considering overconfidence

I’ve encountered a few people recently for whom Confidence is so much not a problem…that it actually is.

pic from here

I think overconfidence is a trait we don’t consider enough.  Because it can lead to all kinds of problems.  It’s the ‘how hard can it be?’ attitude that leads people to have accidents.  Or just embarrass themselves.  You only have to watch ten minutes of The Apprentice to see just what a pickle overconfidence can get you into.

click here for some classic quotes from The Apprentice class of 2012

Brands can be just as guilty.  Like Moleskine, who couldn’t understand why the design community wouldn’t want to participate in a spec design competition.  Or Nestle.  Or Quantas.  These are all Social Media Epic Fails, caused partly, I suspect, by a ‘how hard can it be?’ approach to social engagement.

But the consumers/public/users/rest-of-the-world have got rather confident too.  After all, you can become a writer by setting up a blog, a designer with your own copy of photoshop and a lobbyist with facebook and an online petition.  Thanks to social media you can contact brands or business to publically thank, criticise or humiliate them – and expect a response.  Everyone’s a writer, broadcaster, journalist and consumer rights campaigner now.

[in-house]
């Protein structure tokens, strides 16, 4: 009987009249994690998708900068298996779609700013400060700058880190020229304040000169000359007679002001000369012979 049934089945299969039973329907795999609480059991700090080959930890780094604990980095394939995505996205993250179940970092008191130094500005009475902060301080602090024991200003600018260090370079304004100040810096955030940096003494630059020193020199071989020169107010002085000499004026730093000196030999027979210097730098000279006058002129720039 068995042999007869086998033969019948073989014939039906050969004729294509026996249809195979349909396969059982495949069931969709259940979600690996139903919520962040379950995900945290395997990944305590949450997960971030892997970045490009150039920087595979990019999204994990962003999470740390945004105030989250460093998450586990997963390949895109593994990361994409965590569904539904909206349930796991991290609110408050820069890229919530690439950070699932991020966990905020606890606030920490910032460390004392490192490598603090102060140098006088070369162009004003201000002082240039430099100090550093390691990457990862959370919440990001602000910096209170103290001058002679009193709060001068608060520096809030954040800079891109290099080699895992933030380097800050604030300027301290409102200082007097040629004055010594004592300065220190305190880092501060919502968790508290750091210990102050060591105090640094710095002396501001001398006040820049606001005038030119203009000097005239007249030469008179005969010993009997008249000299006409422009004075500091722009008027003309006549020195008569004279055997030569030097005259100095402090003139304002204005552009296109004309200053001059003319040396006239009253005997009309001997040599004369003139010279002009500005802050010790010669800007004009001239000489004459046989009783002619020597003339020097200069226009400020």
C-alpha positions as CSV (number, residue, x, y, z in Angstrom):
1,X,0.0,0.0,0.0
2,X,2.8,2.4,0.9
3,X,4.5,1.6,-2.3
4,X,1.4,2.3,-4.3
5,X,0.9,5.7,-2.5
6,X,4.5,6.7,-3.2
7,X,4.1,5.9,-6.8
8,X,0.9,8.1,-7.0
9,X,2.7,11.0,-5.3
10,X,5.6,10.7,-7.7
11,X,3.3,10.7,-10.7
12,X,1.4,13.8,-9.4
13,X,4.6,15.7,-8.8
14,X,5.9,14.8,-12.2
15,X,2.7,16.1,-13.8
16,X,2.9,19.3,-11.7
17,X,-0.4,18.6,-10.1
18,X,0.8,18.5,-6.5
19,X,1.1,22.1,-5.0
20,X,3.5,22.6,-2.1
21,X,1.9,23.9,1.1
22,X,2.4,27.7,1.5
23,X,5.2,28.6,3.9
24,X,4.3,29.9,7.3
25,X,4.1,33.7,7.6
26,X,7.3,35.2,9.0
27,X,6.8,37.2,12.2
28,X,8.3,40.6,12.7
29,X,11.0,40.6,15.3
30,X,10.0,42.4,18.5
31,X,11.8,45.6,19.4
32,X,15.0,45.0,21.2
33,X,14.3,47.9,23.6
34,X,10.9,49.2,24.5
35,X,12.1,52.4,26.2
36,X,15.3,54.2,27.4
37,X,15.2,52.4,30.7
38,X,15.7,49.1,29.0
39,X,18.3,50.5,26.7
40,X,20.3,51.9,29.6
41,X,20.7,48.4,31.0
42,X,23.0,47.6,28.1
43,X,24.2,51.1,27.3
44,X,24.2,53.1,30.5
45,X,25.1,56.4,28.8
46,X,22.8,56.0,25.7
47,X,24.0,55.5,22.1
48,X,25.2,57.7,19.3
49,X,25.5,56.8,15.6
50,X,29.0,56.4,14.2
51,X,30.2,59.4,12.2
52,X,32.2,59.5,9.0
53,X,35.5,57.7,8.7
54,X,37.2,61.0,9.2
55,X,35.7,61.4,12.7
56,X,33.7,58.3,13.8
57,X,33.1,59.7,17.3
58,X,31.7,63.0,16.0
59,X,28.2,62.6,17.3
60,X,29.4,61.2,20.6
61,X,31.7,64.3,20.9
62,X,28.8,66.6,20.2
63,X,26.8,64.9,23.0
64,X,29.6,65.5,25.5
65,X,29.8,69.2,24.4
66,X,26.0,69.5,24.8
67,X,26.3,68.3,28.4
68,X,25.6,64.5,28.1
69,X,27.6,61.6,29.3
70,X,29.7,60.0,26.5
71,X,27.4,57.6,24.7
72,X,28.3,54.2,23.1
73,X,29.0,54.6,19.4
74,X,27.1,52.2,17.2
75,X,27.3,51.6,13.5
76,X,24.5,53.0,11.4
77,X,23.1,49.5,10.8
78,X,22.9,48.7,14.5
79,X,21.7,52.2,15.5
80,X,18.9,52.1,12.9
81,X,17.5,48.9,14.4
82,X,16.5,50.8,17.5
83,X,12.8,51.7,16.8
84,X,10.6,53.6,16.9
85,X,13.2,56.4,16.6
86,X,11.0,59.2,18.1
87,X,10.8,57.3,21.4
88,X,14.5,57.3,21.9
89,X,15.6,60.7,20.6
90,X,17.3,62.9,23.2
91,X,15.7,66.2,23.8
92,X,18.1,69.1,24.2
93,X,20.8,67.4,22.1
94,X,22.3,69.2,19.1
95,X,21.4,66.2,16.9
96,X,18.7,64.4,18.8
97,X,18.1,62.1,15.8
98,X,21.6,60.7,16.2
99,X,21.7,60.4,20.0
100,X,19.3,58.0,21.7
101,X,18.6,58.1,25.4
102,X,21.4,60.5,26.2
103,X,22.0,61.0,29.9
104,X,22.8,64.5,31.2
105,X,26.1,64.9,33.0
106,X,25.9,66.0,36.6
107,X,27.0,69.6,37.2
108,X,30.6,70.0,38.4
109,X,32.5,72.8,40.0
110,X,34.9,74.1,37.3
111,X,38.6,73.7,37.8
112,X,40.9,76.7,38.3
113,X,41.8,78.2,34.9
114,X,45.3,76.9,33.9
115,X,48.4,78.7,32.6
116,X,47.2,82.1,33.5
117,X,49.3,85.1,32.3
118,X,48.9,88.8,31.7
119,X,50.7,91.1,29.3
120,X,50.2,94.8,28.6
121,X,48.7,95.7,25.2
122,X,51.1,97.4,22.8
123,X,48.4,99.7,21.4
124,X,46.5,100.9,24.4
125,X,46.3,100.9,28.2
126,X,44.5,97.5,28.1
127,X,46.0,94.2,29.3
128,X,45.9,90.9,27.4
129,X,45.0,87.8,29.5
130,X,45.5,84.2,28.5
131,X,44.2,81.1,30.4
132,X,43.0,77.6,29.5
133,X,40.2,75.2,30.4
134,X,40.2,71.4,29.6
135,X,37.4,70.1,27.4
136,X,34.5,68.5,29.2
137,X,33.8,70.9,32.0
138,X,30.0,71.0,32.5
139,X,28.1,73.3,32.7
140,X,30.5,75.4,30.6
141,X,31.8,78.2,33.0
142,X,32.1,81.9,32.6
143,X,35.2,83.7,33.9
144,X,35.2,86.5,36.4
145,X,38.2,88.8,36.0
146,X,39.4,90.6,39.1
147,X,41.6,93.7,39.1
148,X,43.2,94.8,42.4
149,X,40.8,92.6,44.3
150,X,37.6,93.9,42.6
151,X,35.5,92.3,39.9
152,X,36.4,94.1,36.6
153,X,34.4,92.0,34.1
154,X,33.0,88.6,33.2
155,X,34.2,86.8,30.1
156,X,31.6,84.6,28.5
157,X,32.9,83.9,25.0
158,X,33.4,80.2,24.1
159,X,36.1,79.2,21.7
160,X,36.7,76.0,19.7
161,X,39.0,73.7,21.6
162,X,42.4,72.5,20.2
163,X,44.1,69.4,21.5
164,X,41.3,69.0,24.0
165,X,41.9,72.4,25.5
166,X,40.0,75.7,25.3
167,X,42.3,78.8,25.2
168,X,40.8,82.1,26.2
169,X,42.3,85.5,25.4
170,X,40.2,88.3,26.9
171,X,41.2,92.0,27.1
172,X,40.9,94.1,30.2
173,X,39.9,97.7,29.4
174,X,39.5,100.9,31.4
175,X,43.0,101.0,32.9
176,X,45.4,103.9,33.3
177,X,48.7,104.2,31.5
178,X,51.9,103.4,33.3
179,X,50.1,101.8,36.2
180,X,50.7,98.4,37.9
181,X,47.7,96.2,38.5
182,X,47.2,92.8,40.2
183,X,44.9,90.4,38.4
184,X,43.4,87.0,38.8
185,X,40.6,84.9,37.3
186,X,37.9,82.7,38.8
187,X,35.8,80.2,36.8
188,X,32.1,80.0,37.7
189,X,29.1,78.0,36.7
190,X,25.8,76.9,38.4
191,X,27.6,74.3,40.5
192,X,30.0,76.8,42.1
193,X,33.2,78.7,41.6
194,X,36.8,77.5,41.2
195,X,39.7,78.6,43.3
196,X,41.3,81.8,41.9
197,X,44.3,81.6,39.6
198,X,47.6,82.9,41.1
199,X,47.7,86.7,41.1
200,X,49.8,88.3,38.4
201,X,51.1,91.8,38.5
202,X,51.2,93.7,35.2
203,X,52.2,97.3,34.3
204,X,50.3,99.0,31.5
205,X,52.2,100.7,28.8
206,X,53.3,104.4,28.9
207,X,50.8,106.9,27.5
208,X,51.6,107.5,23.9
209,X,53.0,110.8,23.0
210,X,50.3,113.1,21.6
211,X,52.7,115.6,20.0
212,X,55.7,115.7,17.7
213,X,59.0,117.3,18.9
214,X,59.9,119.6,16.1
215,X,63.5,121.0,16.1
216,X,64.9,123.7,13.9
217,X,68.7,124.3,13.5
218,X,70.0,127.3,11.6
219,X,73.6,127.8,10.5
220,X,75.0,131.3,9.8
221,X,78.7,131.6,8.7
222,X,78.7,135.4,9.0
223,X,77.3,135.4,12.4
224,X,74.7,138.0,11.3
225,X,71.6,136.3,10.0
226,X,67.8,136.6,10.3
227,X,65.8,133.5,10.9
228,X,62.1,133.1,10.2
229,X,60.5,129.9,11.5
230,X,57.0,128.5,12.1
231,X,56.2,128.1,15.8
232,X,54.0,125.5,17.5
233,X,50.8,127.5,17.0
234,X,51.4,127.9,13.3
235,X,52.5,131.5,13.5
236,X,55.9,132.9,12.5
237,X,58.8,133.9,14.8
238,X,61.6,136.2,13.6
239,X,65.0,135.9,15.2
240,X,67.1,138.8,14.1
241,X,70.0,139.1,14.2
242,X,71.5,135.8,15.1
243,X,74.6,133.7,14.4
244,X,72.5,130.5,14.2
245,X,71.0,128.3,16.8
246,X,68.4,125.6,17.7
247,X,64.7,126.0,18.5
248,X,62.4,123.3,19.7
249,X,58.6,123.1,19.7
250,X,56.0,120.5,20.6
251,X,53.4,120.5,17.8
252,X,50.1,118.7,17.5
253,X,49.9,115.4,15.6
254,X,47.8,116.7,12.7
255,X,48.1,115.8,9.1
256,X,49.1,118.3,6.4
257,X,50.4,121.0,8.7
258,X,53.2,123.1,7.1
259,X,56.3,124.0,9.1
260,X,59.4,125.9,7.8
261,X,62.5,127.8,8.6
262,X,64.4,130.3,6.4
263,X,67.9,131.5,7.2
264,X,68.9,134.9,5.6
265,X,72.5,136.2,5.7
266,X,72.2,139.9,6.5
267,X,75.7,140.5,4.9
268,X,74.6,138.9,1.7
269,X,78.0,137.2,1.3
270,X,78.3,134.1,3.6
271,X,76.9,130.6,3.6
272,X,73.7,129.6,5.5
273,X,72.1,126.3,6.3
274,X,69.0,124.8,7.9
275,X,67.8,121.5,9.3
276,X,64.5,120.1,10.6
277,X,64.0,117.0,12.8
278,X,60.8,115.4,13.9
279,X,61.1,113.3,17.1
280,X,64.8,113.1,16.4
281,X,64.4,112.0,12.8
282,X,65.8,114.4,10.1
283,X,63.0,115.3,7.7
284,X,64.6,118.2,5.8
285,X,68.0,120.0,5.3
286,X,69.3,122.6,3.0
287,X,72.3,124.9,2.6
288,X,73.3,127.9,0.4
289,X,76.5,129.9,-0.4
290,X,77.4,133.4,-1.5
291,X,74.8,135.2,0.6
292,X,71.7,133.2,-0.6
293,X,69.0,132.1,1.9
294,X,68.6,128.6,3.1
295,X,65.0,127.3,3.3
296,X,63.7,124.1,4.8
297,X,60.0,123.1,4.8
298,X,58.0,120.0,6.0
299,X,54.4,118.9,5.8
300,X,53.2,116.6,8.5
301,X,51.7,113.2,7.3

It’s just that as I said earlier, some people are so confident in their limited abilities that they’re a blumin liability to themselves and others.  But how can brands tell incompetents to push off?

It’s tricky.  In becoming more communicative Pandora’s Box may have been opened on both sides.

One thought on “considering overconfidence

  1. Hi Gemma,

    I hate to be reductive but over-confidence is such a male trait…

    Check out the wikipedia page for the Dunning-Kruger effect: (http://en.wikipedia.org/wiki/Dunning%E2%80%93Kruger_effect) –

    “The Dunning–Kruger effect is a cognitive bias in which unskilled individuals suffer from illusory superiority, mistakenly rating their ability much higher than average. This bias is attributed to a metacognitive inability of the unskilled to recognize their mistakes.”

    Hope all’s good!

    S

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